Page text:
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Photo: Getty Images

Neiman Marcus CEO Karen Katz is stepping down from her role, the Wall Street Journal reports, after the luxury retailer reported declining same-store sales in eight of the previous nine quarters, while consistently losing money since the summer of 2016.

Why it matters: The decade-long boom in luxury retail is slowing, but Neiman Marcus' struggles are also related to it being acquired by private-equity groups that saddled the firm with nearly $5 billion in debt, and which has hindered the company's ability to finance long-term investments.

Luxury retailers have generally thrived following the financial crisis, as they sell tightly-distributed goods, and have been able to avoid the loss of pricing power that has plagued online retailers.

  • Baby Boomers reaching the age of peak spending power also helped power the Dow Jones Luxury index more than 300% higher between 2009 and 2014, but success in the sector since that time has been mixed.
  • Companies like Hudson's Bay, owner of Sach's Fifth Avenue, have been forced to cut employees this year, while Nordstrom has been plagued by falling same-store sales.

But Neiman Marcus' woes are also linked to the alacrity with which its private equity sponsors have piled on debt to the company's balance sheet in order to finance a 2013 takeover of the luxury retailer.

  • The firm announced its first quarter of same-store sales growth in November, but its fifth-straight quarter of earnings declines.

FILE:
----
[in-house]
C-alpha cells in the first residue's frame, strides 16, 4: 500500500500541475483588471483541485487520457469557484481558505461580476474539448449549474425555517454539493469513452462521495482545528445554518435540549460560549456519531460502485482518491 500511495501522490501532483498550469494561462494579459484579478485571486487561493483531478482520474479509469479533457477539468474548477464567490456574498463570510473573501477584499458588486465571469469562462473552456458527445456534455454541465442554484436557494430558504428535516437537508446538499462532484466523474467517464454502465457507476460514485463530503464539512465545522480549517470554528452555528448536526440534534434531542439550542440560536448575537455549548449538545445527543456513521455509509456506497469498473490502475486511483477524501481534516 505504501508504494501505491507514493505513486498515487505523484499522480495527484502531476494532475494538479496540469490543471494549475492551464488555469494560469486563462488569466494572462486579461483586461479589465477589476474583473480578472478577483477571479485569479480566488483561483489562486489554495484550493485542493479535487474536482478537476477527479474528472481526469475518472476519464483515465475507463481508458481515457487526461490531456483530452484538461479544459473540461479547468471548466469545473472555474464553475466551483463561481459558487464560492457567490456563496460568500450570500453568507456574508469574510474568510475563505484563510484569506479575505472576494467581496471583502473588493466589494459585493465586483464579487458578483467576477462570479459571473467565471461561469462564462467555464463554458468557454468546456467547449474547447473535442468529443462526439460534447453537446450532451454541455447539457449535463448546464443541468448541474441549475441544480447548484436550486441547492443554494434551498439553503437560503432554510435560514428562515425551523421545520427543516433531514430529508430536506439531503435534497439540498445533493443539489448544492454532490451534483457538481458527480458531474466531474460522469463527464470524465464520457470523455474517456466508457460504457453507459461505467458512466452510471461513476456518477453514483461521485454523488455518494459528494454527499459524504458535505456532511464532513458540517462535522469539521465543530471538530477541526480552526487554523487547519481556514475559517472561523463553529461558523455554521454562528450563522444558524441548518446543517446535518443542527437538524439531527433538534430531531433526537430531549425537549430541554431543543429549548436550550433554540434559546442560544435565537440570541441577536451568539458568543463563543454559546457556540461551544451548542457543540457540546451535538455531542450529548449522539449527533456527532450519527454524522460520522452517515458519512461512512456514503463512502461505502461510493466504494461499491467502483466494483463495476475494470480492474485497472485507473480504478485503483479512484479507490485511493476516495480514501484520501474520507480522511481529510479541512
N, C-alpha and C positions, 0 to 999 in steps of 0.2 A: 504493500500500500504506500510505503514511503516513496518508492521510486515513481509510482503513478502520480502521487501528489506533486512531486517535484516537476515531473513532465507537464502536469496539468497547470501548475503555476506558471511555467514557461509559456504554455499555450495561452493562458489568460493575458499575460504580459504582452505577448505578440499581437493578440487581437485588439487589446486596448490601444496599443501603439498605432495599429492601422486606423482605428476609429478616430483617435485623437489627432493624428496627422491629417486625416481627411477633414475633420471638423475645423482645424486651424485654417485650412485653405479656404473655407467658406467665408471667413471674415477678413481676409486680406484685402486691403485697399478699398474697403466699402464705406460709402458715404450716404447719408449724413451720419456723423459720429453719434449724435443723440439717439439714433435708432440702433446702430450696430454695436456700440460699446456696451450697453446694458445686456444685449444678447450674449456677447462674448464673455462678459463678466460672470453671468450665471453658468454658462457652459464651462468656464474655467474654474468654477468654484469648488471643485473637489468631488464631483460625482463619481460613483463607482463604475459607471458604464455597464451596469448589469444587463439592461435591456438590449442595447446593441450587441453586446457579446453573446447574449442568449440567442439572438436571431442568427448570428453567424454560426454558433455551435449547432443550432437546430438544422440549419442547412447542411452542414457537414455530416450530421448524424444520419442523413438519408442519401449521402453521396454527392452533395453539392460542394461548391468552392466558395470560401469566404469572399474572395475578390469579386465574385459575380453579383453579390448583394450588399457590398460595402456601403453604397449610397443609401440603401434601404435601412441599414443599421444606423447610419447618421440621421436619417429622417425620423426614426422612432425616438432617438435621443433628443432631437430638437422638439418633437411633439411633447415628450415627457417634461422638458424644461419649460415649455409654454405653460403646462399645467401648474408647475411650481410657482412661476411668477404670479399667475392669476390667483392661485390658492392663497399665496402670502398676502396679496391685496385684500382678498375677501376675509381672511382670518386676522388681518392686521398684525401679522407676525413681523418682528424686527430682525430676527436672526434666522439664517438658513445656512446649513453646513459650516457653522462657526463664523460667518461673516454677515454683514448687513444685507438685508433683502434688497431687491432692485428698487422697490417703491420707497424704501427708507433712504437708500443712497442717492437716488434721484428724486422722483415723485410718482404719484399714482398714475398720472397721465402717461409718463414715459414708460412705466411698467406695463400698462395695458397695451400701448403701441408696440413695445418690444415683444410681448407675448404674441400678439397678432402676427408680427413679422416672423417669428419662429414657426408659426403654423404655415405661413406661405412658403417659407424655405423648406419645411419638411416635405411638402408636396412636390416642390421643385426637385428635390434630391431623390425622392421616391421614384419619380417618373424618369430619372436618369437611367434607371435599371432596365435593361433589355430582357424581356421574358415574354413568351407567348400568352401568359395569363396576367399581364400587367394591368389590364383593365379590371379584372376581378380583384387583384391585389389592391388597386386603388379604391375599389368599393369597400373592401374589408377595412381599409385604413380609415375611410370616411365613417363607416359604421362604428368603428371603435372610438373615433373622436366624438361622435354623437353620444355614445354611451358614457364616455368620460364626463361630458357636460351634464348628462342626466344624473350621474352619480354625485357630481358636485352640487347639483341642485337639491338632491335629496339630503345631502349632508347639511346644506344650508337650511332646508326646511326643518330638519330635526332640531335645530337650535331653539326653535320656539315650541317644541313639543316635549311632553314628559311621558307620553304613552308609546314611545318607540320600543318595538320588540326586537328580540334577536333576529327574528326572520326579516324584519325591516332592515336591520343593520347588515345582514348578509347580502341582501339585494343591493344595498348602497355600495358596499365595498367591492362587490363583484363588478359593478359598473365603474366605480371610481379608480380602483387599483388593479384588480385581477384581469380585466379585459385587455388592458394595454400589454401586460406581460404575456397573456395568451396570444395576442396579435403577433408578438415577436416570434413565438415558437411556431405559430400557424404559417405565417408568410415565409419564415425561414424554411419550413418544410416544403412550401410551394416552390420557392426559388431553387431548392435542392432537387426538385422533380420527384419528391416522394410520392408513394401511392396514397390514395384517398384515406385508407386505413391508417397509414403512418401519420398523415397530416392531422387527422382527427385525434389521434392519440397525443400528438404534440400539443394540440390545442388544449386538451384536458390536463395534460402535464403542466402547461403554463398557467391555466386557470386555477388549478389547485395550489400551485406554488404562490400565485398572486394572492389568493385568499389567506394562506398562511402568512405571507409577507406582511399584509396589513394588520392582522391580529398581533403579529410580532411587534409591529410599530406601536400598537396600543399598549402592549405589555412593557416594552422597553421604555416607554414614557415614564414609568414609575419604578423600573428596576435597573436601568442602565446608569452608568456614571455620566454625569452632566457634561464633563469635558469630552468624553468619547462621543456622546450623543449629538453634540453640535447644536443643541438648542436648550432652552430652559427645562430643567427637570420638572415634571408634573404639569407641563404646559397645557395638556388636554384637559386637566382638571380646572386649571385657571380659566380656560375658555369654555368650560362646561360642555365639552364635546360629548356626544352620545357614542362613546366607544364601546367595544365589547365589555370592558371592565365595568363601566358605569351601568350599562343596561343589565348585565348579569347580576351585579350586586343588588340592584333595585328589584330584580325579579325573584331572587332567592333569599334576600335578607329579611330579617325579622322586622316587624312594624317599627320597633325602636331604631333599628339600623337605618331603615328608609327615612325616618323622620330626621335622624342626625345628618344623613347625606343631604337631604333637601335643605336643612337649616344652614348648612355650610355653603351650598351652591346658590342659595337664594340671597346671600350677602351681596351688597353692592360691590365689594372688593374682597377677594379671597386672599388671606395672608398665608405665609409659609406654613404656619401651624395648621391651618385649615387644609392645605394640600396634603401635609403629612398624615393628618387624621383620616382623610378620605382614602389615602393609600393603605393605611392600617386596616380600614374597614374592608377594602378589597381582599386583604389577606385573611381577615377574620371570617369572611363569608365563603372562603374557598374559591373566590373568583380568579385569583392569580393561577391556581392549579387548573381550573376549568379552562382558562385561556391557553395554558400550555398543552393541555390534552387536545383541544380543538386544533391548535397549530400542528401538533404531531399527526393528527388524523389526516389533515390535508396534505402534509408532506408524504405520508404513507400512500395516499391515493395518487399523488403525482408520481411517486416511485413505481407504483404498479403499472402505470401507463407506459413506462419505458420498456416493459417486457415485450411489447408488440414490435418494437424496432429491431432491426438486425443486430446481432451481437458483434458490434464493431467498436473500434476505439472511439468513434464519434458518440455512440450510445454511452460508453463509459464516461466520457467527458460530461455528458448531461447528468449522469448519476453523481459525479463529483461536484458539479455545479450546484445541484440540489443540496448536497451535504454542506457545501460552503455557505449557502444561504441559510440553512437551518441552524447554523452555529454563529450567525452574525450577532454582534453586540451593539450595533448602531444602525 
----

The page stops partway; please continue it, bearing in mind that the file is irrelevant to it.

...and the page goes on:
• Boosters of private equity say that the added debt, which finances their acquisitions, helps focus companies operations and gives firms tax advantages.
  • But a number of retailers are exemplifying the risk of too much borrowing, as unexpected downturns can imperial their ability to invest or even pay their bills.

Go deeper

Senate Democrats reach deal on extending unemployment insurance

Photo: Alex Wong/Getty Images

Senate Democrats struck a deal Friday evening to extend unemployment insurance in President Biden's $1.9 trillion COVID-19 relief package after deliberating and halting other action for roughly nine hours, per a Senate aide.

Why it matters: The Senate can now resume voting on other amendments to the broader rescue bill.

Capitol review panel recommends more police, mobile fencing

Photo: Olivier Douliery/AFP via Getty Images

A panel appointed by Congress to review security measures at the Capitol is recommending several changes, including mobile fencing and a bigger Capitol police force, to safeguard the area after a riotous mob breached the building on Jan. 6.

Why it matters: Law enforcement officials have warned there could be new plots to attack the area and target lawmakers, including during a speech President Biden is expected to give to a joint session of Congress.

Financial fallout from the Texas deep freeze

Illustration: Annelise Capossela/Axios

Texas has thawed out after an Arctic freeze last month threw the state into a power crisis. But the financial turmoil from power grid shock is just starting to take shape.

Why it matters: In total, electricity companies are billions of dollars short on the post-storm payments they now owe to the state's grid operator. There's no clear path for how they will pay — something being watched closely across the country as extreme weather events become more common.